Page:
13:15 – 14:05  Climate research in cultural heritage - moderated by Maja Maricevic, the British Library

13:15 – 13:40 Climate change approach at the British Library. Maja Maricevic, the British Library

13:40 – 14:05 Climate justice at the Royal Botanic Garden Edinburgh. Lorna Mitchel, Royal Botanic Gardens Edinburgh

14:05 – 14:30 Break

14:30 – 15:45  Opening up heritage research: Infrastructure and skills – moderated by Susan Miles, the British Library

14.30 – 14:55  “Forever or 5 years”: Sustainability planning for Digital Research Infrastructure for Arts and Humanities. Anna Maria Sichani, Digital Humanities Research Hub, School of Advanced Study, University of London

14:55 -15:20  Shared Research Repository Service and competency framework for cultural heritage professionals. Jenny Basford and Ilkay Holt, the British Library

15:20 – 15:45 Valuing the breadth and depth of skills in the research library. Claire Knowles, University of Leeds

15:45 – 16:00 Closing remarks from Rachael Kotarski, The British Library

We encourage you to participate in discussion with other attendees and speakers by using the Twitter hashtag #OpenEngaged. If you have any questions, please contact us at openaccess@bl.uk.  

20 September 2022

Learn more about what AI means for us at Living with Machines events this autumn

Digital Curator, and Living with Machines Co-Investigator Dr Mia Ridge writes…

The Living with Machines research project is a collaboration between the British Library, The Alan Turing Institute and various partner universities. Our free exhibition at Leeds City Museum, Living with Machines: Human stories from the industrial age, opened at the end of July. Read on for information about adult events around the exhibition…

AI evening panels and workshop, September 2022

We’ve put together some great panels with expert speakers guaranteed to get you thinking about the impact of AI with their thought-provoking examples and questions. You'll have a chance to ask your own questions in the Q&A, and to mingle with other attendees over drinks.

We’ve also collaborated with AI Tech North to offer an exclusive workshop looking at the practical aspects of ethics in AI. If you’re using or considering AI-based services or tools, this might be for you. Our events are also part of the jam-packed programme of the Leeds Digital Festival #LeedsDigi22, where we’re in great company.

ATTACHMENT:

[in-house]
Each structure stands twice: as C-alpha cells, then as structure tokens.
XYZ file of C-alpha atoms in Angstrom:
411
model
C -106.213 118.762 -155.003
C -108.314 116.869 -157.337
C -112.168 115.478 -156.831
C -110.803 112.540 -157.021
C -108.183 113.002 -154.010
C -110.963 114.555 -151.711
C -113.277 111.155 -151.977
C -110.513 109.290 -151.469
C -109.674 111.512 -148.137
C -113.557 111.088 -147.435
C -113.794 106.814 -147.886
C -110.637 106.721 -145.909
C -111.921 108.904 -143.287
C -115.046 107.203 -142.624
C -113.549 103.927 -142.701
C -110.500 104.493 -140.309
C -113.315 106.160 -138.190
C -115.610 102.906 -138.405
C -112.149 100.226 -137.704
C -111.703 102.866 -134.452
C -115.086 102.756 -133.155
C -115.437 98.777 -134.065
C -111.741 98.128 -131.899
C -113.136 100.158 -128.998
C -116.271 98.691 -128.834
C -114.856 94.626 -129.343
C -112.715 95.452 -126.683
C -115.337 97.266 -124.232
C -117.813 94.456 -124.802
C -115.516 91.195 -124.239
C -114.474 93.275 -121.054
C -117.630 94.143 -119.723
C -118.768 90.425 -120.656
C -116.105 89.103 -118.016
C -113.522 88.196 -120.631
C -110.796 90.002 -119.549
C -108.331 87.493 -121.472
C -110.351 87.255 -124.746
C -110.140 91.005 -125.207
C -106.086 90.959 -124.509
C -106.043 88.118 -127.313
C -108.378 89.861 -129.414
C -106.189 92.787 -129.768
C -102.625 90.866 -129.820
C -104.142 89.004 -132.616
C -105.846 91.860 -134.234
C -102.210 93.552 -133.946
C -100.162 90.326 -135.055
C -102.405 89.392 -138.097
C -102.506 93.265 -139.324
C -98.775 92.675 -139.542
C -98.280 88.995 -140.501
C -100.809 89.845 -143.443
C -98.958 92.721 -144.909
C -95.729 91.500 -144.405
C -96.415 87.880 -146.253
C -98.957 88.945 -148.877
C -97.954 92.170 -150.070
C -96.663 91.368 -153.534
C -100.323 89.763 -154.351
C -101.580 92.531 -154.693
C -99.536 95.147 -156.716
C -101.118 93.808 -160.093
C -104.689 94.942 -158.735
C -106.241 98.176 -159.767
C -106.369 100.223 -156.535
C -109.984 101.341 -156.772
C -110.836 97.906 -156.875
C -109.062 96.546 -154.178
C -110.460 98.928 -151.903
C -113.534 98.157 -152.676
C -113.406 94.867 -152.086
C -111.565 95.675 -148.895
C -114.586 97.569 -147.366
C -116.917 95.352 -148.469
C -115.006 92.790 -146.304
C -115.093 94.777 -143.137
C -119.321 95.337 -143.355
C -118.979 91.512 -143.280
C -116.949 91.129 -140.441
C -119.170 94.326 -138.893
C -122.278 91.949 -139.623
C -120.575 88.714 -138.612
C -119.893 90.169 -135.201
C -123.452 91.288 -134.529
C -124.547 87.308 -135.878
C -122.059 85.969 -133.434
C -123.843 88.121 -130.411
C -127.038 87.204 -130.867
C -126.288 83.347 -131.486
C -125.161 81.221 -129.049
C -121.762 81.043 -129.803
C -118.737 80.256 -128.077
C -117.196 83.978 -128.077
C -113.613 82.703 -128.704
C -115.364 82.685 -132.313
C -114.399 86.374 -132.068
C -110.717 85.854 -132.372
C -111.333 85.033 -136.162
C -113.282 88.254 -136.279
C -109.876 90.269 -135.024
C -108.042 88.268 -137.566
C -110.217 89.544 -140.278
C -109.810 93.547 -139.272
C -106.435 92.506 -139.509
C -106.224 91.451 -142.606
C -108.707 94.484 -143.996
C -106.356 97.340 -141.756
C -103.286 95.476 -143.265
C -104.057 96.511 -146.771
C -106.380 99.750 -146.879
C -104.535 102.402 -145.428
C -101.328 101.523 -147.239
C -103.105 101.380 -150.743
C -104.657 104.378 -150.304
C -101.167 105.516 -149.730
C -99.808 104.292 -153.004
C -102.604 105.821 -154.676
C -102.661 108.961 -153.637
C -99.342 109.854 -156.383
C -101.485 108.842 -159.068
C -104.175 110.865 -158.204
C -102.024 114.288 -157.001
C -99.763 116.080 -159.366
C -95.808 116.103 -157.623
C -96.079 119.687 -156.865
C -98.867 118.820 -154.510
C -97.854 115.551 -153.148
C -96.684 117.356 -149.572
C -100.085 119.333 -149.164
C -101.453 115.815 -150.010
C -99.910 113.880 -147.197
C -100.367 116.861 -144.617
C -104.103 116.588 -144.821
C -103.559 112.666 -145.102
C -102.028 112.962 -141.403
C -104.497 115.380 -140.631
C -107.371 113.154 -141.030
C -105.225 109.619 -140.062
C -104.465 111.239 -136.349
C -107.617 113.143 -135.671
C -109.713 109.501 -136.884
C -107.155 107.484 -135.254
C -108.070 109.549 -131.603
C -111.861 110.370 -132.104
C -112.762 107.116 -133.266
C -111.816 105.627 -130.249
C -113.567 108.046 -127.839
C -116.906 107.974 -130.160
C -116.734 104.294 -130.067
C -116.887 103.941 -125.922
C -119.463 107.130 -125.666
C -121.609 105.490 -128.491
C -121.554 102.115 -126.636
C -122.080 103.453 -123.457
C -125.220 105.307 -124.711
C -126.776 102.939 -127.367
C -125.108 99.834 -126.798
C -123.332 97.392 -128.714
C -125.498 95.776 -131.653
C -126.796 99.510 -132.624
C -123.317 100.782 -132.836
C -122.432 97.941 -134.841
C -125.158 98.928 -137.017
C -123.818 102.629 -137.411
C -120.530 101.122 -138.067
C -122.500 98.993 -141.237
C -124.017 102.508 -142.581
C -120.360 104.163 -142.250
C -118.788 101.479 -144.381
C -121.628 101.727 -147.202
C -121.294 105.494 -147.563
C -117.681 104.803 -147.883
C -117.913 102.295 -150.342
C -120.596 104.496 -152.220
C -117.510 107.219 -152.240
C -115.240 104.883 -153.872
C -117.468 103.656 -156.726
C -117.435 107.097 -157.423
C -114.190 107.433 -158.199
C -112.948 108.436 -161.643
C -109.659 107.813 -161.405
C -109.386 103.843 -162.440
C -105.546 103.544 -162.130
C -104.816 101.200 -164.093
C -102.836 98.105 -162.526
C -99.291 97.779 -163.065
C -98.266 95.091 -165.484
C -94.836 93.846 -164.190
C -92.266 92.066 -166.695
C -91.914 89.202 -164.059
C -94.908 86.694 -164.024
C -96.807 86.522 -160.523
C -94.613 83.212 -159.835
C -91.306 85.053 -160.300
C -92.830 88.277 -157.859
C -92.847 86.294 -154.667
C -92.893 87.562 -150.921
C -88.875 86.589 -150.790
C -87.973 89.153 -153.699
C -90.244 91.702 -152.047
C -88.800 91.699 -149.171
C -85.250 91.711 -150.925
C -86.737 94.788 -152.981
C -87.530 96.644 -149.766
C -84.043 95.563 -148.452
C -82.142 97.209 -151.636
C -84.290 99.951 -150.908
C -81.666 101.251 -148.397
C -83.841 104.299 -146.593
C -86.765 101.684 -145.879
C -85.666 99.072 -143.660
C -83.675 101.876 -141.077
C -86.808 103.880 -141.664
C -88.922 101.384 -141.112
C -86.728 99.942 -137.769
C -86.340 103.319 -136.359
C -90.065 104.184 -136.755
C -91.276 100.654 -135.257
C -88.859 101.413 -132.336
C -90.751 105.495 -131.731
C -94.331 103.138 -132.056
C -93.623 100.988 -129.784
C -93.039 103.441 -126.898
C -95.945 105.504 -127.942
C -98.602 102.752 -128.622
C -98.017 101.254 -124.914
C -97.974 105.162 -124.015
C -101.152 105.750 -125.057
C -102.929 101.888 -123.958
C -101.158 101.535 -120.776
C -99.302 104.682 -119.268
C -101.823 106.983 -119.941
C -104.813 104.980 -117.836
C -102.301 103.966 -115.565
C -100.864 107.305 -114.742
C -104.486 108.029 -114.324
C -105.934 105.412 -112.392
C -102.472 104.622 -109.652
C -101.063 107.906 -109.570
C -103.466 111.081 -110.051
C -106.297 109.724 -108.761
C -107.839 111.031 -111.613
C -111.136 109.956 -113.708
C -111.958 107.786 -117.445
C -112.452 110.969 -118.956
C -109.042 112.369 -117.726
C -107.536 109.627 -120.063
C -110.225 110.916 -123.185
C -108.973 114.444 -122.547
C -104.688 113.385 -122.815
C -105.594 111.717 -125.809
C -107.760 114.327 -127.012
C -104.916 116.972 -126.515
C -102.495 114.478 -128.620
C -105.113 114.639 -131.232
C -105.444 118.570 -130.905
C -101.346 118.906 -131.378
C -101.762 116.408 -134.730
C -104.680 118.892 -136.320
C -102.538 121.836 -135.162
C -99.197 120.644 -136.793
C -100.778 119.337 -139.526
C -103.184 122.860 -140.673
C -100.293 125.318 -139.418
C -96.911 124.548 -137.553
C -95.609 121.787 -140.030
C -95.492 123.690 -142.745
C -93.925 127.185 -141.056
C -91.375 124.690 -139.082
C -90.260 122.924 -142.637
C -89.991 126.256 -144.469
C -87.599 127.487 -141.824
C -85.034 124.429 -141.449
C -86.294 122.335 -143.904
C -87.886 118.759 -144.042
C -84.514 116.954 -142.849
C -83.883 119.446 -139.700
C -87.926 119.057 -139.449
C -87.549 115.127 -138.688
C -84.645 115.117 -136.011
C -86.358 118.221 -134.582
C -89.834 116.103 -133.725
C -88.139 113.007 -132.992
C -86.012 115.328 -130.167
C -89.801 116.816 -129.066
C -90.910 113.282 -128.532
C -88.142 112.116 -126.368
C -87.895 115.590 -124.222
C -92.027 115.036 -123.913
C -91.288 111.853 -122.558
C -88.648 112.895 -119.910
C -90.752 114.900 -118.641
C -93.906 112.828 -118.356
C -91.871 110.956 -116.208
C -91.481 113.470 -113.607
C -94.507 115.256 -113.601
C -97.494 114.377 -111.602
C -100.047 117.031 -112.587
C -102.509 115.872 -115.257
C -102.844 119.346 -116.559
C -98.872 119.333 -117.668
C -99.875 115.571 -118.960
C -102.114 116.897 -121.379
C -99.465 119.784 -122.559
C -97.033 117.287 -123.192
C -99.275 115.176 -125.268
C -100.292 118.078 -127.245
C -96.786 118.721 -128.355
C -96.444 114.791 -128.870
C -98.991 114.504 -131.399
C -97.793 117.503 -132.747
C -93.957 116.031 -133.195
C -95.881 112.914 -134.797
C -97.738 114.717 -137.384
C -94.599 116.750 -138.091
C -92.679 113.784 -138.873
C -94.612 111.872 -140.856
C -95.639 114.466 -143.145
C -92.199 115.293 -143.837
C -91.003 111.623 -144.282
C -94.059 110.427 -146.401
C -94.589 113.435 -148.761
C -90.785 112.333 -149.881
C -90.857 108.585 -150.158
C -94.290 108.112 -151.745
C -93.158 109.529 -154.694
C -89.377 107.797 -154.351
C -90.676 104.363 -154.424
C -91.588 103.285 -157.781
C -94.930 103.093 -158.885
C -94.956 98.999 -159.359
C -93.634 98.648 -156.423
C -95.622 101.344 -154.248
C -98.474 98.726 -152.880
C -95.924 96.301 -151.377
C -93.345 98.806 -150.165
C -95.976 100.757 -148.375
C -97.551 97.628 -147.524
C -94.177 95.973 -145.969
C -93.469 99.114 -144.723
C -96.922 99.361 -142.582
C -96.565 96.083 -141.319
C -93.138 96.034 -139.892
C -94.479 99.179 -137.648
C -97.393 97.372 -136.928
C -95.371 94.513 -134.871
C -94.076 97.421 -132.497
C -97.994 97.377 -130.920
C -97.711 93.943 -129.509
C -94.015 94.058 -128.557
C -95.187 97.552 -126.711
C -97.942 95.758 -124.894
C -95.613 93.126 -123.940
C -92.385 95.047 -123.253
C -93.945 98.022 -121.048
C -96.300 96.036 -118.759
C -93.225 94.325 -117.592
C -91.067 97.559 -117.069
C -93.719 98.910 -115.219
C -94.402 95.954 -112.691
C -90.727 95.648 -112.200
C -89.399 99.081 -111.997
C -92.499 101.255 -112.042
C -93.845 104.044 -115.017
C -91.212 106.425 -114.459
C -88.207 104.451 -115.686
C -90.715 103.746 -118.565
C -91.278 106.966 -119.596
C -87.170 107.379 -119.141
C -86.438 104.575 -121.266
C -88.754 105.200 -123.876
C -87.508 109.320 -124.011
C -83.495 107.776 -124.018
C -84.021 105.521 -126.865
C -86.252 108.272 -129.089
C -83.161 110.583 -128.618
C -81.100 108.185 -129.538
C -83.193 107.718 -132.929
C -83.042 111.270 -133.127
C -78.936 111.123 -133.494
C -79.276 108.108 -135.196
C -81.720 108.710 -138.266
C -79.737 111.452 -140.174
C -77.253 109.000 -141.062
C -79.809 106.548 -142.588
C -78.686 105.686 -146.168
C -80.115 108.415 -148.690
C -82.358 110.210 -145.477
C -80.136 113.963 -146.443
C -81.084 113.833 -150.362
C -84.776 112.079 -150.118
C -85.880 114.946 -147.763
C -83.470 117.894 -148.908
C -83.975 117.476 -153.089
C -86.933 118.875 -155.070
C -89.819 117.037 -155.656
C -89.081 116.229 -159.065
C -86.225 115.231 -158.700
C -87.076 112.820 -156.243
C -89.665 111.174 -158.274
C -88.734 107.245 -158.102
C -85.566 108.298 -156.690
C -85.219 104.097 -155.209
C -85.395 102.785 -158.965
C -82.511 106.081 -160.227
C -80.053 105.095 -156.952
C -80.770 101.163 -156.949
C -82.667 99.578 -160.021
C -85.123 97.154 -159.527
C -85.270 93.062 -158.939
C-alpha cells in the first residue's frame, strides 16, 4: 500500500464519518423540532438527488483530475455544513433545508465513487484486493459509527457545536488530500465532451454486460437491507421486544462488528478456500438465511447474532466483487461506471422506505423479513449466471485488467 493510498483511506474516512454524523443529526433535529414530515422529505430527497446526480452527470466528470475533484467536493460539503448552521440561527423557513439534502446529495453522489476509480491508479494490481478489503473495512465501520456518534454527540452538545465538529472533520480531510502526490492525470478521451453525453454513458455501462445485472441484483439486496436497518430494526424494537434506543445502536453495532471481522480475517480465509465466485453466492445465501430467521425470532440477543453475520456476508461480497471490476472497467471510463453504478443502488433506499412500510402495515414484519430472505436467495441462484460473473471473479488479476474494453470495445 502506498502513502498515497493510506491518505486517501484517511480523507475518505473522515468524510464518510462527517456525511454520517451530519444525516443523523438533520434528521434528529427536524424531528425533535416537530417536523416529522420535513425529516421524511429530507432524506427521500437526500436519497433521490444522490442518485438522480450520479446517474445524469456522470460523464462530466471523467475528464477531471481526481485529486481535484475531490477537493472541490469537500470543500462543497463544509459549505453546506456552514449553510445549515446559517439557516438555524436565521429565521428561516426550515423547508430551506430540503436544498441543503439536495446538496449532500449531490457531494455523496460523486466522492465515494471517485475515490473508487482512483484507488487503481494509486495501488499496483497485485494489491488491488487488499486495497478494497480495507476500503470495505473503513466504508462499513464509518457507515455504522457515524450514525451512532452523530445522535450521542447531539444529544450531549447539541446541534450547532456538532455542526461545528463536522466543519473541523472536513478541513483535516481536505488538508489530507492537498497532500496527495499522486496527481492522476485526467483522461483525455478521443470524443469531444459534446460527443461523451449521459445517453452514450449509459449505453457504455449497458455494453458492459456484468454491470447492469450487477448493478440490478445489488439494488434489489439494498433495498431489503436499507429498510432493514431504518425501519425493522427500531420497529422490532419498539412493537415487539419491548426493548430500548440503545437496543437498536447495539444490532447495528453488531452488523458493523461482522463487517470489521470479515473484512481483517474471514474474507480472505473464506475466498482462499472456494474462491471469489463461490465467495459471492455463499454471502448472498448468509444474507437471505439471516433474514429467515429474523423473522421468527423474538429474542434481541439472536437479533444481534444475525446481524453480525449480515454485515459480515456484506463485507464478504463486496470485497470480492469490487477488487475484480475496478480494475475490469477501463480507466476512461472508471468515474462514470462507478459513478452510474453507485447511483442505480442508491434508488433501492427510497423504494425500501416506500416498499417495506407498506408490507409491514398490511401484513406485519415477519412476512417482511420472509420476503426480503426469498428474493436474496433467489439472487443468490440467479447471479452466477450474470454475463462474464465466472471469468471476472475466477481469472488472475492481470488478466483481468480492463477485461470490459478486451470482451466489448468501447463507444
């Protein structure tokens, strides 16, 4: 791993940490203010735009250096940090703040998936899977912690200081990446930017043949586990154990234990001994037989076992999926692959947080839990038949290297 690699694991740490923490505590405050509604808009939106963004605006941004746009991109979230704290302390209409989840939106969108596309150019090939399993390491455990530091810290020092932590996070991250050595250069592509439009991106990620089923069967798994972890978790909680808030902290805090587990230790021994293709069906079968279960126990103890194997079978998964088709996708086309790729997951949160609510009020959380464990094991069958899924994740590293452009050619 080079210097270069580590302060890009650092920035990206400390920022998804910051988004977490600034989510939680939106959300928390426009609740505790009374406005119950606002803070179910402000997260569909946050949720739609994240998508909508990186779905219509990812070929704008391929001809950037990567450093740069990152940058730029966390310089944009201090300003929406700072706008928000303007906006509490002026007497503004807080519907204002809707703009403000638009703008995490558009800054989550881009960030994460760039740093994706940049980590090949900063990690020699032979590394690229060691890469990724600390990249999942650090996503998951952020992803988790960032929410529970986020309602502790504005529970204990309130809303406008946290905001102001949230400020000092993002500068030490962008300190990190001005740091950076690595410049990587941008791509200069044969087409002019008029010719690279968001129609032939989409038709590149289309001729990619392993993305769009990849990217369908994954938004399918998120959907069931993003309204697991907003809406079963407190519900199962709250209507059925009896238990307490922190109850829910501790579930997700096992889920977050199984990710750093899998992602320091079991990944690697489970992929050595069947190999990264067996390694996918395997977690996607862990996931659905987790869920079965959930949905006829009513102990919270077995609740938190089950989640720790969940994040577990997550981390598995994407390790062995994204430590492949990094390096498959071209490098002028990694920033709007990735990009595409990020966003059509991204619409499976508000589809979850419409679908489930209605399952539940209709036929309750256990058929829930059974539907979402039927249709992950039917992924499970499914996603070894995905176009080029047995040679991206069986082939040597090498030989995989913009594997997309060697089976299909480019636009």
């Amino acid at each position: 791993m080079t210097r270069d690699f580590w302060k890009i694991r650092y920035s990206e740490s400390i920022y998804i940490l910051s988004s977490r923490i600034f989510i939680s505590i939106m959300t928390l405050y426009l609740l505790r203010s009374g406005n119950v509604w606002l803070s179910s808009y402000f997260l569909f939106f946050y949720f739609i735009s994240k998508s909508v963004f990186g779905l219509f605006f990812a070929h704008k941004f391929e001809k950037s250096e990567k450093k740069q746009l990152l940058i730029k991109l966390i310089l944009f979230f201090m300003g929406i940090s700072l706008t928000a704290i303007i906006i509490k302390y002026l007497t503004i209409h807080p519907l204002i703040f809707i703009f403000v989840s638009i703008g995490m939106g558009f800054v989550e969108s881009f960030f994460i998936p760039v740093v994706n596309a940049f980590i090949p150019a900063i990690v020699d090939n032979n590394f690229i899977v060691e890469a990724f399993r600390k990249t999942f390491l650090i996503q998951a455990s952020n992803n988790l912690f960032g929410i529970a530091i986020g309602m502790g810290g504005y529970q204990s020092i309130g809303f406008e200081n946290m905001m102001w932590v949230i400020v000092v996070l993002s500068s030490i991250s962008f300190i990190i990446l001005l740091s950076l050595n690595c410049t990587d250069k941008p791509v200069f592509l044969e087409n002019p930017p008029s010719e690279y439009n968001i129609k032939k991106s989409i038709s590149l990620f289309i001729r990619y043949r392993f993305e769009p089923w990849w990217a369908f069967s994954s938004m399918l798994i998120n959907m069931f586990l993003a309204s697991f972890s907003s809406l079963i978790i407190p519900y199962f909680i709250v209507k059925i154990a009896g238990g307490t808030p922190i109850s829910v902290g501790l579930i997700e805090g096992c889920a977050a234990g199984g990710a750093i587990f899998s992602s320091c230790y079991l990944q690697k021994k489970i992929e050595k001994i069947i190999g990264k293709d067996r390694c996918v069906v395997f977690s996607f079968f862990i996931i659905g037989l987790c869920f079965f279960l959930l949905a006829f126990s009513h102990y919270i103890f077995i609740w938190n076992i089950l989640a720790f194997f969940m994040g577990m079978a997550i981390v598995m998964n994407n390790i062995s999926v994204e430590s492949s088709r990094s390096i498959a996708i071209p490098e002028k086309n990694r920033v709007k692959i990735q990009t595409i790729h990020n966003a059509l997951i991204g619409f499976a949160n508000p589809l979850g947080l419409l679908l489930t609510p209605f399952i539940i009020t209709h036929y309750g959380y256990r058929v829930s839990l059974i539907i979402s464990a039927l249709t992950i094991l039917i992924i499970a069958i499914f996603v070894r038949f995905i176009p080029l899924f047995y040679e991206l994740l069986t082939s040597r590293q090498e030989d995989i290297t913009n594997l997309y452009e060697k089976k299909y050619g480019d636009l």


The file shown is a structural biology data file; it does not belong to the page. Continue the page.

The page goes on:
The role of AI in Creative and Cultural Industries

Thu, Sep 22, 17:30 – 19:45 BST

Leeds City Museum • Free but booking required

https://www.eventbrite.com/e/the-role-of-ai-in-creative-and-cultural-industries-tickets-395003043737

How will AI change what we wear, the TV and films we watch, what we read? 

Join our fabulous Chair Zillah Watson (independent consultant, ex-BBC) and panellists Rebecca O’Higgins (Founder KI-AH-NA), Laura Ellis (Head of Technology Forecasting, BBC) and Maja Maricevic, (Head of Higher Education and Science, British Library) for an evening that'll help you understand the future of these industries for audiences and professionals alike. 

Maja's written a blog post on The role of AI in creative and cultural industries with more background on this event.

 

Workshop: Developing ethical and fair AI for society and business

Thu, Sep 29, 13:30 - 17:00 BST

Leeds City Museum • Free but booking required

https://www.eventbrite.com/e/workshop-developing-ethical-and-fair-ai-for-society-and-business-tickets-400345623537

 

Panel: Developing ethical and fair AI for society and business

Thu, Sep 29, 17:30 – 19:45 BST

Leeds City Museum • Free but booking required

https://www.eventbrite.com/e/panel-developing-ethical-and-fair-ai-for-society-and-business-tickets-395020706567

AI is coming, so how do we live and work with it? What can we all do to develop ethical approaches to AI to help ensure a more equal and just society? 

Our expert Chair, Timandra Harkness, and panellists Sherin Mathew (Founder & CEO of AI Tech UK), Robbie Stamp (author and CEO at Bioss International), Keely Crockett (Professor in Computational Intelligence, Manchester Metropolitan University) and Andrew Dyson (Global Co-Chair of DLA Piper’s Data Protection, Privacy and Security Group) will present a range of perspectives on this important topic.